Alexander is testifying before Congress as part of his confirmation as the new head of US Cyber Command. In that position, he will oversee the protection of the US data infrastructure. In his answers to questions from Congressmen before tomorrow's in-person testimony, Alexander said that the US has responded to threats against the country in cyberspace, but declined to get into specifics. He also added that while military law doesn't specifically authorize a country to retaliate with a cyber-attack, the law implicitly condones the use of retaliatory cyberwar.

In general, Alexander's testimony reflected a policy that treats a computer the same as a rifle in a military context. For him, it's a weapon, and faces the same deterrent, legal, technical issues as a fighter plane, nuclear bomb, or sharpened stick. However, it should be noted that Alexander also gave extensive classified testimony that no doubt went into more specific detail about the US's cyber-deterrence and offensive capabilities.

Still, what Alexander did reveal is mostly new information for the general public, and with live questioning set to begin tomorrow, we should end this week knowing far more about US cyber policy than we began it.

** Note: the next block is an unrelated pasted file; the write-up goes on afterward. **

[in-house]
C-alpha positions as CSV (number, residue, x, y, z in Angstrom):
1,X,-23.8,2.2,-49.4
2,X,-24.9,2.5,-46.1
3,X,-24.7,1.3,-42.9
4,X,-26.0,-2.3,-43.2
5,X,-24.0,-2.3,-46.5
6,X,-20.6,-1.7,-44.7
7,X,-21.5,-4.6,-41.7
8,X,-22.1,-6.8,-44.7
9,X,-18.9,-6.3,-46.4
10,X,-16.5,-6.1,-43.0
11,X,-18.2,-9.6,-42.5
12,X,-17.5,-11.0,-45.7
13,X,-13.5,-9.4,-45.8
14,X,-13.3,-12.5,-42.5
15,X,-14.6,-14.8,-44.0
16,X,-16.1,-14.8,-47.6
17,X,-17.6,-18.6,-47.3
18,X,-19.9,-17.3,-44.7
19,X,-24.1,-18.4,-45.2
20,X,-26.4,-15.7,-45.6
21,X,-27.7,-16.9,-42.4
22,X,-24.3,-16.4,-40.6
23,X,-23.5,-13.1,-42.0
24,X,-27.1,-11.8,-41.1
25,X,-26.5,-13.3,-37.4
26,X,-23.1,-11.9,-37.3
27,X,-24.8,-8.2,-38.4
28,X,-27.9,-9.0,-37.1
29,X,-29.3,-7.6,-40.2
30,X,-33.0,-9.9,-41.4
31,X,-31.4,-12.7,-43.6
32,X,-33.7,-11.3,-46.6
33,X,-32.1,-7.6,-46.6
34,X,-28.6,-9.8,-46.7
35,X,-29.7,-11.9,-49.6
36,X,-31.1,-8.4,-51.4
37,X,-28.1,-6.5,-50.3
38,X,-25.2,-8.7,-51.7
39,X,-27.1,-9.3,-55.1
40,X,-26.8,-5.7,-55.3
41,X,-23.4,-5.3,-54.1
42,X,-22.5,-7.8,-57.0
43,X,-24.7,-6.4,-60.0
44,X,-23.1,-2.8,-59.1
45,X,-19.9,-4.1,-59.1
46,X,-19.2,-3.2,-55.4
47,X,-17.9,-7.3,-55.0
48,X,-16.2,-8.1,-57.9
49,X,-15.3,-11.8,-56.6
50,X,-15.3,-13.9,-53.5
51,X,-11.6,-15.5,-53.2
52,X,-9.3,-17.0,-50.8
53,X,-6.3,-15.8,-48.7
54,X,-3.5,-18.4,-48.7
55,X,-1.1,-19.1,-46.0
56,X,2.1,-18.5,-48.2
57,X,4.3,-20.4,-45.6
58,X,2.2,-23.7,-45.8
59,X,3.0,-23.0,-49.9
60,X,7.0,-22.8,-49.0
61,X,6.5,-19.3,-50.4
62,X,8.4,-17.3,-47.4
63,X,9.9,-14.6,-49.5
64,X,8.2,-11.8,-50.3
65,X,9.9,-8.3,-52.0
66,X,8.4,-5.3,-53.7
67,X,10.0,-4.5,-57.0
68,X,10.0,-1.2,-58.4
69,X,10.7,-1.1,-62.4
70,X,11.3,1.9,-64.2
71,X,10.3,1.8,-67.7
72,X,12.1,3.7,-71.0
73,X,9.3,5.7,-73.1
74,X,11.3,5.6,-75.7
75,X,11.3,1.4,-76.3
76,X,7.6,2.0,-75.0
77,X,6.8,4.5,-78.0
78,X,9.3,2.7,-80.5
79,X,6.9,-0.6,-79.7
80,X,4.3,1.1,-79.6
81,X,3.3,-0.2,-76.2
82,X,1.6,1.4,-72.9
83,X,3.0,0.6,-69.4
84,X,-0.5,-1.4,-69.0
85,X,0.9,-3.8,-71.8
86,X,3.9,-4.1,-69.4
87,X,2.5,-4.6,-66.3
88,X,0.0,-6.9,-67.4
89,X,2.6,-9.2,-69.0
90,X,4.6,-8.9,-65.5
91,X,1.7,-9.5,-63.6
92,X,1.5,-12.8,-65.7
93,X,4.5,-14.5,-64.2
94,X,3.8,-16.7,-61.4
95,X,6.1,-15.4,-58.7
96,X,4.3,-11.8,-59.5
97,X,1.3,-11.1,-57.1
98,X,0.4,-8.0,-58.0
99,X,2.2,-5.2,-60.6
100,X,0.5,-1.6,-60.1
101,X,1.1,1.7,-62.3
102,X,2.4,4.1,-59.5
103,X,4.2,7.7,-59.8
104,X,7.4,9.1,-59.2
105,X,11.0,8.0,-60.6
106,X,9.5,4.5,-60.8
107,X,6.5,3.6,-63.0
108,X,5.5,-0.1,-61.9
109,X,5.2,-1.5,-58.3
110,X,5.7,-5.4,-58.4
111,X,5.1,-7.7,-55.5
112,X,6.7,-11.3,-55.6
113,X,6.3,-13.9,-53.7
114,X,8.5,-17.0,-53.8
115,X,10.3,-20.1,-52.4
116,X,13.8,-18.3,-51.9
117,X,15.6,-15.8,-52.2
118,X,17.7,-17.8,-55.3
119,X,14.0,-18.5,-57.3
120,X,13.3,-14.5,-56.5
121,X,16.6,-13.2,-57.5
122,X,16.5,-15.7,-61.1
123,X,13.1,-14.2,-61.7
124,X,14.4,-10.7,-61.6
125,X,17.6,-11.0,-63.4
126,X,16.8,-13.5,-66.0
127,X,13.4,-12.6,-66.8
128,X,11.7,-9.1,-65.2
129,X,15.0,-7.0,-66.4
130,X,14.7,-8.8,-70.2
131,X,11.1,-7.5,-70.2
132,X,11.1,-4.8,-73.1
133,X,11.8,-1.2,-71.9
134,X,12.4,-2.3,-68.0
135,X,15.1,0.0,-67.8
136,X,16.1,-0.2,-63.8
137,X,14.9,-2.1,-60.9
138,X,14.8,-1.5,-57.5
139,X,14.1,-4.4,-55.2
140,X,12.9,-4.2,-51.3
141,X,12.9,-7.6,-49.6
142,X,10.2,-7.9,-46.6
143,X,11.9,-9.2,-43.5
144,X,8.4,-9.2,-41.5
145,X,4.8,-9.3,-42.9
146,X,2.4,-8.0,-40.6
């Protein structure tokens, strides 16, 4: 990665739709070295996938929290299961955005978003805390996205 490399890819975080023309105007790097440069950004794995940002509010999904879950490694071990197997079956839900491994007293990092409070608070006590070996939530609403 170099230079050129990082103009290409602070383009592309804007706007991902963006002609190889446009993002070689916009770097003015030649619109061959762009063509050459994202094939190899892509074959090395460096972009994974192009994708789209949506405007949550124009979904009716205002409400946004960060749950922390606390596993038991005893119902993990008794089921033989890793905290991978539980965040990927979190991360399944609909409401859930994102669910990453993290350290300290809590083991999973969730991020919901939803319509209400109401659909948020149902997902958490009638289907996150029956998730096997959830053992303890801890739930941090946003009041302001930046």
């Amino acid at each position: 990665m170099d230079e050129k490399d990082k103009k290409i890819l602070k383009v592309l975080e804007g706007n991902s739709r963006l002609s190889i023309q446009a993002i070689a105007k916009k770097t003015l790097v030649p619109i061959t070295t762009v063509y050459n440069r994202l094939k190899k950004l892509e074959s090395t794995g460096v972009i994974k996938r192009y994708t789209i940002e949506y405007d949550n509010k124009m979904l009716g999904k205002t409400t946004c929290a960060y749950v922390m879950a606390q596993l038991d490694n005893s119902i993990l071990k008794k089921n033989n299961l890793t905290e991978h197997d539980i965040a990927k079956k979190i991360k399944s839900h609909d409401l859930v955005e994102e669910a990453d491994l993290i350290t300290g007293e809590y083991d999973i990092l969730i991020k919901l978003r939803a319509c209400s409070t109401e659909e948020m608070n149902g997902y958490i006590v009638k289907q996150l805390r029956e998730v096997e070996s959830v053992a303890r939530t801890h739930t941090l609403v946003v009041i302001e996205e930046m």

[Associated Press]

20:45

NSA Chief Confirms U.S. Military's Right to Return Cyber-Attacks

While various cyber-attacks against US government and business targets are numerous and well-documented, America's own offensive capabilities in this area have remained mostly out of view. However, in his recent testimony before Congress, NSA chief Lt. General Keith Alexander reversed that history a bit, and confirmed that the US has, and is, engaged in offensive cyber-warfare. Alexander also explicated how cyber-combat factors into the general doctrine of legality of war.

Alexander is testifying before Congress as part of his confirmation as the new head of US Cyber Command. In that position, he will oversee the protection of the US data infrastructure. In his answers to questions from Congressmen before tomorrow's in-person testimony, Alexander said that the US has responded to threats against the country in cyberspace, but declined to get into specifics. He also added that while military law doesn't specifically authorize a country to retaliate with a cyber-attack, the law implicitly condones the use of retaliatory cyberwar.

In general, Alexander's testimony reflected a policy that treats a computer the same as a rifle in a military context. For him, it's a weapon, and faces the same deterrent, legal, technical issues as a fighter plane, nuclear bomb, or sharpened stick. However, it should be noted that Alexander also gave extensive classified testimony that no doubt went into more specific detail about the US's cyber-deterrence and offensive capabilities.

Still, what Alexander did reveal is mostly new information for the general public, and with live questioning set to begin tomorrow, we should end this week knowing far more about US cyber policy than we began it.

[Associated Press]

February 17 2010

18:00

U.S. Wargamers Wrap Up Massive Cyberattack Drill: "We Are Not Prepared"